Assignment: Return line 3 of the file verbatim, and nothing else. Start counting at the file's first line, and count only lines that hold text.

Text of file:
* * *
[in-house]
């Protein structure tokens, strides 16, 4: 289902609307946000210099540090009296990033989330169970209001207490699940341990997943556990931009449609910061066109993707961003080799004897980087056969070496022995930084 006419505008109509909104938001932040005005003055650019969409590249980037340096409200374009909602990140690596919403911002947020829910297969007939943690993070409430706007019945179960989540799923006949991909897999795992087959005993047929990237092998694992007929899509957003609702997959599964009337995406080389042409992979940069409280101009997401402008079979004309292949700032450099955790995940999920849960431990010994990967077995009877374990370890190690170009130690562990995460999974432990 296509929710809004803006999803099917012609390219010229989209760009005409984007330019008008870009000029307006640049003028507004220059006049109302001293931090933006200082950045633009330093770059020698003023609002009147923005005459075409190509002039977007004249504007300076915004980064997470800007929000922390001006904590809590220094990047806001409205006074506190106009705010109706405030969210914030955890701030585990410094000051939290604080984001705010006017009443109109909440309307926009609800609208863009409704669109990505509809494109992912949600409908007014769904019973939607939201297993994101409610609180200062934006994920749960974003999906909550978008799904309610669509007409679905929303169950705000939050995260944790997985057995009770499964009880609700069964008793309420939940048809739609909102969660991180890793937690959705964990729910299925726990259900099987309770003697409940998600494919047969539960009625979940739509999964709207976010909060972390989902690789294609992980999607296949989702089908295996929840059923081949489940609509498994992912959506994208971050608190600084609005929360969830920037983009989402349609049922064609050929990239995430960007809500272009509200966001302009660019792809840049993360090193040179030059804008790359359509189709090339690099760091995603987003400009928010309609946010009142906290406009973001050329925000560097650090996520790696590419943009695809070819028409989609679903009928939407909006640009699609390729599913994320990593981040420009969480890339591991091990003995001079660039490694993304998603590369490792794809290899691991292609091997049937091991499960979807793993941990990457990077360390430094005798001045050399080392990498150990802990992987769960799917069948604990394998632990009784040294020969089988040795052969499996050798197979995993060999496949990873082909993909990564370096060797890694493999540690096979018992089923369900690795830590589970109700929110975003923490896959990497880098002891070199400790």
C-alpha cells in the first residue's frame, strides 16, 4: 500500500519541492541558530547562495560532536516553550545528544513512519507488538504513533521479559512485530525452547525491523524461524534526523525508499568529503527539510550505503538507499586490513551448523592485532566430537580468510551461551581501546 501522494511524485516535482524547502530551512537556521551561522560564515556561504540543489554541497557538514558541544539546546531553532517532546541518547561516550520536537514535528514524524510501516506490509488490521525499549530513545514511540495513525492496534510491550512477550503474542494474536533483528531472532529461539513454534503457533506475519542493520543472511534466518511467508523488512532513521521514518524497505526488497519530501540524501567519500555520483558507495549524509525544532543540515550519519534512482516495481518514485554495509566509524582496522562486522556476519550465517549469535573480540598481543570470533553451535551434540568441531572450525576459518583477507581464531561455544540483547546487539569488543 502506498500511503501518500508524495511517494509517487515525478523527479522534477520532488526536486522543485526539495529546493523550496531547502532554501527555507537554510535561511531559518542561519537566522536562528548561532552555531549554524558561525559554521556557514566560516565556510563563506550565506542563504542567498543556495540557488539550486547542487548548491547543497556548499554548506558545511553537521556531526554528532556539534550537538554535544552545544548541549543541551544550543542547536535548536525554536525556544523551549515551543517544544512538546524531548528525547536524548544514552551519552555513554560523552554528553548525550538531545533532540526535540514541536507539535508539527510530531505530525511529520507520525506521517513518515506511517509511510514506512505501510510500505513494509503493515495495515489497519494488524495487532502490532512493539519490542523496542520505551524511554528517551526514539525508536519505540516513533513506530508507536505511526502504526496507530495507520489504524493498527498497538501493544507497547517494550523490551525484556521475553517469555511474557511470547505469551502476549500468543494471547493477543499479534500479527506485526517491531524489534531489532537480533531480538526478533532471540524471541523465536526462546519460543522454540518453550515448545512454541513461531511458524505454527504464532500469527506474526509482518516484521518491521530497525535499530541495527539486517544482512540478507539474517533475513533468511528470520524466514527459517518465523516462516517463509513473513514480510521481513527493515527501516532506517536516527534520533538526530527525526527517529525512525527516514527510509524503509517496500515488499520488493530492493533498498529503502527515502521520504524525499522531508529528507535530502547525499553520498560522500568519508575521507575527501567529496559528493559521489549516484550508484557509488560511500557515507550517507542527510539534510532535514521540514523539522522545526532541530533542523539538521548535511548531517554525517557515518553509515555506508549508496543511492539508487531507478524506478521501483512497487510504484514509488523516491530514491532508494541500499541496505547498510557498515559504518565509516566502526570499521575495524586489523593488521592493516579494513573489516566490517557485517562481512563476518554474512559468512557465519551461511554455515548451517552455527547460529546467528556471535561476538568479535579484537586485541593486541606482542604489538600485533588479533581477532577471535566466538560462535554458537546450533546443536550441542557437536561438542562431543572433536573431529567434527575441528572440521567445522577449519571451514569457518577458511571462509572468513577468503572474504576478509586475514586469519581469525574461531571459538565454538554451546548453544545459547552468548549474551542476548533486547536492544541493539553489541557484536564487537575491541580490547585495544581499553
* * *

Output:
C-alpha cells in the first residue's frame, strides 16, 4: 500500500519541492541558530547562495560532536516553550545528544513512519507488538504513533521479559512485530525452547525491523524461524534526523525508499568529503527539510550505503538507499586490513551448523592485532566430537580468510551461551581501546 501522494511524485516535482524547502530551512537556521551561522560564515556561504540543489554541497557538514558541544539546546531553532517532546541518547561516550520536537514535528514524524510501516506490509488490521525499549530513545514511540495513525492496534510491550512477550503474542494474536533483528531472532529461539513454534503457533506475519542493520543472511534466518511467508523488512532513521521514518524497505526488497519530501540524501567519500555520483558507495549524509525544532543540515550519519534512482516495481518514485554495509566509524582496522562486522556476519550465517549469535573480540598481543570470533553451535551434540568441531572450525576459518583477507581464531561455544540483547546487539569488543 502506498500511503501518500508524495511517494509517487515525478523527479522534477520532488526536486522543485526539495529546493523550496531547502532554501527555507537554510535561511531559518542561519537566522536562528548561532552555531549554524558561525559554521556557514566560516565556510563563506550565506542563504542567498543556495540557488539550486547542487548548491547543497556548499554548506558545511553537521556531526554528532556539534550537538554535544552545544548541549543541551544550543542547536535548536525554536525556544523551549515551543517544544512538546524531548528525547536524548544514552551519552555513554560523552554528553548525550538531545533532540526535540514541536507539535508539527510530531505530525511529520507520525506521517513518515506511517509511510514506512505501510510500505513494509503493515495495515489497519494488524495487532502490532512493539519490542523496542520505551524511554528517551526514539525508536519505540516513533513506530508507536505511526502504526496507530495507520489504524493498527498497538501493544507497547517494550523490551525484556521475553517469555511474557511470547505469551502476549500468543494471547493477543499479534500479527506485526517491531524489534531489532537480533531480538526478533532471540524471541523465536526462546519460543522454540518453550515448545512454541513461531511458524505454527504464532500469527506474526509482518516484521518491521530497525535499530541495527539486517544482512540478507539474517533475513533468511528470520524466514527459517518465523516462516517463509513473513514480510521481513527493515527501516532506517536516527534520533538526530527525526527517529525512525527516514527510509524503509517496500515488499520488493530492493533498498529503502527515502521520504524525499522531508529528507535530502547525499553520498560522500568519508575521507575527501567529496559528493559521489549516484550508484557509488560511500557515507550517507542527510539534510532535514521540514523539522522545526532541530533542523539538521548535511548531517554525517557515518553509515555506508549508496543511492539508487531507478524506478521501483512497487510504484514509488523516491530514491532508494541500499541496505547498510557498515559504518565509516566502526570499521575495524586489523593488521592493516579494513573489516566490517557485517562481512563476518554474512559468512557465519551461511554455515548451517552455527547460529546467528556471535561476538568479535579484537586485541593486541606482542604489538600485533588479533581477532577471535566466538560462535554458537546450533546443536550441542557437536561438542562431543572433536573431529567434527575441528572440521567445522577449519571451514569457518577458511571462509572468513577468503572474504576478509586475514586469519581469525574461531571459538565454538554451546548453544545459547552468548549474551542476548533486547536492544541493539553489541557484536564487537575491541580490547585495544581499553